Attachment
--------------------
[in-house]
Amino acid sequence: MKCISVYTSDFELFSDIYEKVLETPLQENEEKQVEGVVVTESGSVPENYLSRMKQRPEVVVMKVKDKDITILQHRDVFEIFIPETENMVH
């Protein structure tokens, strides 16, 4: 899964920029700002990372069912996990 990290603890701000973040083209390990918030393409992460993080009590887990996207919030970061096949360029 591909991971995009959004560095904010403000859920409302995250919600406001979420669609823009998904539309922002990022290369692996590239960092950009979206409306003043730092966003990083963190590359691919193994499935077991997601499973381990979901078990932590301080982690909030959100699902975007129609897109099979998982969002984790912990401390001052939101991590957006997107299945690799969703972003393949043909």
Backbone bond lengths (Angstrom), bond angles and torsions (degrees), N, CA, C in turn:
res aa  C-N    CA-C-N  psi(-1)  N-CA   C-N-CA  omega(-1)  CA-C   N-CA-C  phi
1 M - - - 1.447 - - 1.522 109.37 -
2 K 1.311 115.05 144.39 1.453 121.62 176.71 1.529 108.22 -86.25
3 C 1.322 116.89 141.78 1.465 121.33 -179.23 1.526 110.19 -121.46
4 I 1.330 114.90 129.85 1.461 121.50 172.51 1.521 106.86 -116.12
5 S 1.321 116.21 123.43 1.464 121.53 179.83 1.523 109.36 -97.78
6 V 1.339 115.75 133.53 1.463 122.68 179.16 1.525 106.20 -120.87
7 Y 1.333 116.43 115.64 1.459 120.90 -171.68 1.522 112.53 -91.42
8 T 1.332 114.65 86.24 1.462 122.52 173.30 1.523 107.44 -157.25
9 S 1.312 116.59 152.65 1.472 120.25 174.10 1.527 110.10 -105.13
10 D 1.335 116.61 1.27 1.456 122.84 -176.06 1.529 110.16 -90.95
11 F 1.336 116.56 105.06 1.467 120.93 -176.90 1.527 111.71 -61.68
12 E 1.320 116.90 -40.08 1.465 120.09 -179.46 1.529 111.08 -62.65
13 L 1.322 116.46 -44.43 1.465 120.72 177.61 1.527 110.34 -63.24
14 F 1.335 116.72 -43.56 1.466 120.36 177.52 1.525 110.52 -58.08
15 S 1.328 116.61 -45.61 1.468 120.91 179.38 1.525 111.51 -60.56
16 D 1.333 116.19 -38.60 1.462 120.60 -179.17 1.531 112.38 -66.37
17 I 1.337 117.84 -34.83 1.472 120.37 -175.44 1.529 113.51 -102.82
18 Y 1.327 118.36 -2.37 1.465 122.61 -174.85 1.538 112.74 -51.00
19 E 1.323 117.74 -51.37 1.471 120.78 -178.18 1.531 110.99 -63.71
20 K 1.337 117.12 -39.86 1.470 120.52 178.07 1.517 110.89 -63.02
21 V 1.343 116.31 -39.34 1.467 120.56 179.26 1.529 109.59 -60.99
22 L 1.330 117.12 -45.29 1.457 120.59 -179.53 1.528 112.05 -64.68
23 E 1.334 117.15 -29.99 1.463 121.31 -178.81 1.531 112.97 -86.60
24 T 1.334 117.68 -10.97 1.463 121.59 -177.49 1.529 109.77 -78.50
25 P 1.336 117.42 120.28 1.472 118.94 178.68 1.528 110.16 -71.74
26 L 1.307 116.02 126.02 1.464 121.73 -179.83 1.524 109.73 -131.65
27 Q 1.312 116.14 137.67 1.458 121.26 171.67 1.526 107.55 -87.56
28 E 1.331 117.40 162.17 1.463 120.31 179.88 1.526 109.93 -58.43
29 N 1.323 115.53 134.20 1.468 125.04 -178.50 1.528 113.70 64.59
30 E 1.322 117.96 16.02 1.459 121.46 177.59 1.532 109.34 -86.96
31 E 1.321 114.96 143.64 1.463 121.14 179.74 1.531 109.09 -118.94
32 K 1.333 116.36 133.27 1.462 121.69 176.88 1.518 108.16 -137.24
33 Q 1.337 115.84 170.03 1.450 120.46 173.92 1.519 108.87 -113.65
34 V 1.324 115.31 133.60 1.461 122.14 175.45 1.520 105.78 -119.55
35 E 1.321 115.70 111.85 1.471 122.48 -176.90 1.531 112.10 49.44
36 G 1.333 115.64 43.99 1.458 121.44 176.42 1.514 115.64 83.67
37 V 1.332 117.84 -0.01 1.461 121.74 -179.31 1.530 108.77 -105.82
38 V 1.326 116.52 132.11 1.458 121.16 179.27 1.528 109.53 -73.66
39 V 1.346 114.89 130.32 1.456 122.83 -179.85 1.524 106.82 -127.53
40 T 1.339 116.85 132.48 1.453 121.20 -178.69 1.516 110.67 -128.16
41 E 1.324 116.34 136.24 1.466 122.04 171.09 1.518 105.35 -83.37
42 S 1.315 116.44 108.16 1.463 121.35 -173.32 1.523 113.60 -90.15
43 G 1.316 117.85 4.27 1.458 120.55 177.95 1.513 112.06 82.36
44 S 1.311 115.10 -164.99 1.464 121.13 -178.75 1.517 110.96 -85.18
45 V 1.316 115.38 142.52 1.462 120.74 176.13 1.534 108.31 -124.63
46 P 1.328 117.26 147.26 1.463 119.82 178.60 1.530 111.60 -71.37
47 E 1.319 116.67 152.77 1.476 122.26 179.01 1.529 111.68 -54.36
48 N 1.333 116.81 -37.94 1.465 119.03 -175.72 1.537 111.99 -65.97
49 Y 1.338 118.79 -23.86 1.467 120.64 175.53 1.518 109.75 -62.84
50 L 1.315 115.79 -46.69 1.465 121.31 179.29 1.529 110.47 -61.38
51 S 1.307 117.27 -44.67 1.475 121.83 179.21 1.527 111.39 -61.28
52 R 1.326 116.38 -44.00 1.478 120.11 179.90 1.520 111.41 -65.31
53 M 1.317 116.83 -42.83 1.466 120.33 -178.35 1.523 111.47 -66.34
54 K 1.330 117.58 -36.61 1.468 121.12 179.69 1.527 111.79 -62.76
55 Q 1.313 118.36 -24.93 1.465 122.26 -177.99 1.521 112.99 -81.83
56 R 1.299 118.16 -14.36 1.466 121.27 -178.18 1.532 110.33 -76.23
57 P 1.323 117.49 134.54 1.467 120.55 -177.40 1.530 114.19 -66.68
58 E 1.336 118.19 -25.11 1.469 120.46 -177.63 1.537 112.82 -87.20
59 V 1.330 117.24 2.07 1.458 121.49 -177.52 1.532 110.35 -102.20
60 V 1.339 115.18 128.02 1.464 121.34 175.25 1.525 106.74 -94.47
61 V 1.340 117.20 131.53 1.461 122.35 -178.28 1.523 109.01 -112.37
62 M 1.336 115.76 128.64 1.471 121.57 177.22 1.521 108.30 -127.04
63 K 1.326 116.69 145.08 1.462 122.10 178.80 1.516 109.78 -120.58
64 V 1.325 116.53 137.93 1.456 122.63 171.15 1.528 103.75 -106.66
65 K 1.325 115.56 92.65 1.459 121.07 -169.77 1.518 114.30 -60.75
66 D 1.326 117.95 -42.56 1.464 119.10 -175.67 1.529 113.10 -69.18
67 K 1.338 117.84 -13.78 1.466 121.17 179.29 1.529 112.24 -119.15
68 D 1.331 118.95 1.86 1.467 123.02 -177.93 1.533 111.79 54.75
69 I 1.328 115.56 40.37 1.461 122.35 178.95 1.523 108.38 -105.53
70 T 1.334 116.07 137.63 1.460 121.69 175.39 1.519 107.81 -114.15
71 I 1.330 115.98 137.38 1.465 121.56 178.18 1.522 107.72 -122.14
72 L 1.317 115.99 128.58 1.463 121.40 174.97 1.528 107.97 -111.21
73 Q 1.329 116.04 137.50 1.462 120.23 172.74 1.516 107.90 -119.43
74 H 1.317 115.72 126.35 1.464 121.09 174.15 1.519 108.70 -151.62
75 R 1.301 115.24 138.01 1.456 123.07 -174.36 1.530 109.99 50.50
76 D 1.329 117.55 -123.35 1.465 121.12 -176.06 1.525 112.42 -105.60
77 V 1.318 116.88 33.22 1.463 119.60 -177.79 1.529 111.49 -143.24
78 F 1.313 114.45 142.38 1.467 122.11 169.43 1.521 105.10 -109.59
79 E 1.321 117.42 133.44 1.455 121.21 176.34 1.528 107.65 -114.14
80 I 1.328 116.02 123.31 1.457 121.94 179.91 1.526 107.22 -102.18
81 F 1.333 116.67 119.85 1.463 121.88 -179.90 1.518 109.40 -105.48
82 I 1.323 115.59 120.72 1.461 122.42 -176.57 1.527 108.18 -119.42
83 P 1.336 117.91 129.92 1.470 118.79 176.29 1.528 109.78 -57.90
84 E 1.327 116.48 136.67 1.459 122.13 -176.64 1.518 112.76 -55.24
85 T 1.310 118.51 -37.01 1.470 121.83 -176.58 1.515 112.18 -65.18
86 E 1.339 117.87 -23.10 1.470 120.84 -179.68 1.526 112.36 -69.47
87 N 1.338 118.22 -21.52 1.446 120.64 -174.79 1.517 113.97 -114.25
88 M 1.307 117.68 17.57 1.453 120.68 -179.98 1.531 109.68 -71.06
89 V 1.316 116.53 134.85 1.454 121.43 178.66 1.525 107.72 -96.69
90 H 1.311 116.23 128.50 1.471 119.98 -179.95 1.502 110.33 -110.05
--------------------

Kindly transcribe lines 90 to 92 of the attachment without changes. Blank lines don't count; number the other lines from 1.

85 T 1.310 118.51 -37.01 1.470 121.83 -176.58 1.515 112.18 -65.18
86 E 1.339 117.87 -23.10 1.470 120.84 -179.68 1.526 112.36 -69.47
87 N 1.338 118.22 -21.52 1.446 120.64 -174.79 1.517 113.97 -114.25